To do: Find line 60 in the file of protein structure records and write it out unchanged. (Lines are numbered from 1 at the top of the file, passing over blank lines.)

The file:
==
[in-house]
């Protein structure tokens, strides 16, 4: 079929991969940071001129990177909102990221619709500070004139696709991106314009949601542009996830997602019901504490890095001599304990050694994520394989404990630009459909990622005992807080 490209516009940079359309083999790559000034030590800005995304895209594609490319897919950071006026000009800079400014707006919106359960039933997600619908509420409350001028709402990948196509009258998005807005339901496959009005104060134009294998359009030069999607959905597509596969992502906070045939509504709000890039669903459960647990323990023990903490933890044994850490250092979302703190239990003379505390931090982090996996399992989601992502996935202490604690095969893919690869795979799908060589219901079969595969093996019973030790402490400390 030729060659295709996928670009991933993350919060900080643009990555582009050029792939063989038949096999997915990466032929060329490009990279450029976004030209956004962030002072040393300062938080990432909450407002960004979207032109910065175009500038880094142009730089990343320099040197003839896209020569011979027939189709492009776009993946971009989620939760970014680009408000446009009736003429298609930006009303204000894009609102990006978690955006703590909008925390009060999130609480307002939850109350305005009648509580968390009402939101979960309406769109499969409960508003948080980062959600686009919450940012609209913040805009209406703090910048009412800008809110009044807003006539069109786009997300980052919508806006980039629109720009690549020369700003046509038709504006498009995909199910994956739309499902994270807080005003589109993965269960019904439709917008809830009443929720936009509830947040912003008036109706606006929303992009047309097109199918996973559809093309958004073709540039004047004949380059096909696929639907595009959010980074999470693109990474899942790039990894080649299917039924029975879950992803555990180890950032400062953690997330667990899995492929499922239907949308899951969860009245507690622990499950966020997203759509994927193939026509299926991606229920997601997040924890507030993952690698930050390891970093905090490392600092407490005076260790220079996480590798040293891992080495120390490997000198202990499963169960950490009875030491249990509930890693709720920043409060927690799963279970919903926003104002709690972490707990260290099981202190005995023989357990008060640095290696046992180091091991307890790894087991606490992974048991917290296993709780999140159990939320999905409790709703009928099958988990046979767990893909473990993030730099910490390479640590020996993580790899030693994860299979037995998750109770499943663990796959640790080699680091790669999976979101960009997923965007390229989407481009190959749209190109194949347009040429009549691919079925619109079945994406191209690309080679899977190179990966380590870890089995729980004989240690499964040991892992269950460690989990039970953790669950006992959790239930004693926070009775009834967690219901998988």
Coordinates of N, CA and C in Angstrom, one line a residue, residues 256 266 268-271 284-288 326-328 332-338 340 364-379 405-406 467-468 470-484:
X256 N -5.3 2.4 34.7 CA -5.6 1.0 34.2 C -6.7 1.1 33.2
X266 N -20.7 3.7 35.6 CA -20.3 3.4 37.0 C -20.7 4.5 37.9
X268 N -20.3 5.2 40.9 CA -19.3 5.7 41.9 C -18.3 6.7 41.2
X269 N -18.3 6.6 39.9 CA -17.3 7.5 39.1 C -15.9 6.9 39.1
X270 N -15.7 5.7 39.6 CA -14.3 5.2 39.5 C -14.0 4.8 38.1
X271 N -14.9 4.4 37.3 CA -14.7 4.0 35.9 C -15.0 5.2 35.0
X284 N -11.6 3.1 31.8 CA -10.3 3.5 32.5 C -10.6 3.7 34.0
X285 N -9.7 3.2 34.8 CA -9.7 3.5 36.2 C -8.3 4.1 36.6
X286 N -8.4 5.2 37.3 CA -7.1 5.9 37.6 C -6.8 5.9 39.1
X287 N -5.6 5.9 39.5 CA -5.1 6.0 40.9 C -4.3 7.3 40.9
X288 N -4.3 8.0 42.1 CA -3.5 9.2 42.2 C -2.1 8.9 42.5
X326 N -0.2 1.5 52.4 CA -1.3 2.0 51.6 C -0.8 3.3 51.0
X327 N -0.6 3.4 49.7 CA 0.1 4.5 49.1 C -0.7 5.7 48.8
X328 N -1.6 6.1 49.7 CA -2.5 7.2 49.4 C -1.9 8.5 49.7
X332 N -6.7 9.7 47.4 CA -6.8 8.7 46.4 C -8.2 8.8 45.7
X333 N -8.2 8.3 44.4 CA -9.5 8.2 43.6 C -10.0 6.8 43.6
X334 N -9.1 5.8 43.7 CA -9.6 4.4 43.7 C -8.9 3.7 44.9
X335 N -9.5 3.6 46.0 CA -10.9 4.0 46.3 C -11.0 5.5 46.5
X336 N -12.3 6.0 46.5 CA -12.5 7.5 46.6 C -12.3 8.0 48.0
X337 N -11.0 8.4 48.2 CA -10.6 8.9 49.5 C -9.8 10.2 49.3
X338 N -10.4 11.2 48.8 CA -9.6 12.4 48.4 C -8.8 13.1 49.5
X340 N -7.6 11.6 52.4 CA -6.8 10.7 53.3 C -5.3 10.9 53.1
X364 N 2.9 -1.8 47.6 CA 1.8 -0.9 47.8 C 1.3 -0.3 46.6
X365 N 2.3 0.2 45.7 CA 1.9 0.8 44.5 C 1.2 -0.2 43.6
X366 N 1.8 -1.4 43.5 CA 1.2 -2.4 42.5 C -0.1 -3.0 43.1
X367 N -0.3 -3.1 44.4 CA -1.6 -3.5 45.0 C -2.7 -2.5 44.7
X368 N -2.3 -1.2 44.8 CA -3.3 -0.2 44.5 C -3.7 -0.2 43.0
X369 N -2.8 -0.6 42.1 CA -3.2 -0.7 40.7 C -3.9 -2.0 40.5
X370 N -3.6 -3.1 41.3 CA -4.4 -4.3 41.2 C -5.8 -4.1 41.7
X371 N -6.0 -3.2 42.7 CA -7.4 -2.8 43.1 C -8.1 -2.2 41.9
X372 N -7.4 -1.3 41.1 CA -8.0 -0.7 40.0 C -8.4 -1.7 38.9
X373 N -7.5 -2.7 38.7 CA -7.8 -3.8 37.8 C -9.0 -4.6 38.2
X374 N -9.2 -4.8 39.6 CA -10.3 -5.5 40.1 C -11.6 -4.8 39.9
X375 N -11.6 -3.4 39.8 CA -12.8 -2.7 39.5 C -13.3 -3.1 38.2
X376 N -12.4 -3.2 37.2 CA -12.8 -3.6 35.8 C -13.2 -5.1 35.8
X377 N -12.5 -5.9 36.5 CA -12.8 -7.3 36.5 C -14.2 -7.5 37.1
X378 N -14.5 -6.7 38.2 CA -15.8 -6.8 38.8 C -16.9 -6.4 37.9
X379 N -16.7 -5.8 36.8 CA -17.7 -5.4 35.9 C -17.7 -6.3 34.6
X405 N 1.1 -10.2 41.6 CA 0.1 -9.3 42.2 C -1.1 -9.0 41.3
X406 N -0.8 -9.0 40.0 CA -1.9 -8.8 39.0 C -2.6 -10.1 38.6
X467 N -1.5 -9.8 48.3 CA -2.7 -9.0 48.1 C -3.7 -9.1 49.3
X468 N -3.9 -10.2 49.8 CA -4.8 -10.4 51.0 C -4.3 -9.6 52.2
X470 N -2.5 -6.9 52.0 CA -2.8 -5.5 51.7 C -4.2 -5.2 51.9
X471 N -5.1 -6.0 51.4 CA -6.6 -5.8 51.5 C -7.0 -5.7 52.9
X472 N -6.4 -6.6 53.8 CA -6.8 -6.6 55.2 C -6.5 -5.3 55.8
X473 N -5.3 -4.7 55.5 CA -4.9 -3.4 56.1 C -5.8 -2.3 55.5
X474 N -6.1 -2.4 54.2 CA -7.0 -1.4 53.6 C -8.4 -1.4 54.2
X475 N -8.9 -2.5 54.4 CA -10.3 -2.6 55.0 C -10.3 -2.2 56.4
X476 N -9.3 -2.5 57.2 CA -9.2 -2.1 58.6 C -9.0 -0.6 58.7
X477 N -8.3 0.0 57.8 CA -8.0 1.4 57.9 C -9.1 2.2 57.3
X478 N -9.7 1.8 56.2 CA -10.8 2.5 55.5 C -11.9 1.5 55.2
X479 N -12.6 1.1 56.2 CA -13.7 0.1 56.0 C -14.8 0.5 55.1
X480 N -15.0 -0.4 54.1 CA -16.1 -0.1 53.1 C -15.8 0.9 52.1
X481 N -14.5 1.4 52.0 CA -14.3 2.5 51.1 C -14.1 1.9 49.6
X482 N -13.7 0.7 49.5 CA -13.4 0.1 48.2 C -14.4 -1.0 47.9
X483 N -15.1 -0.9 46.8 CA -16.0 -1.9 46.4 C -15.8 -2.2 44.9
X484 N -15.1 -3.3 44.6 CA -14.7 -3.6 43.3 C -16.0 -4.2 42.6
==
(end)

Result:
X484 N -15.1 -3.3 44.6 CA -14.7 -3.6 43.3 C -16.0 -4.2 42.6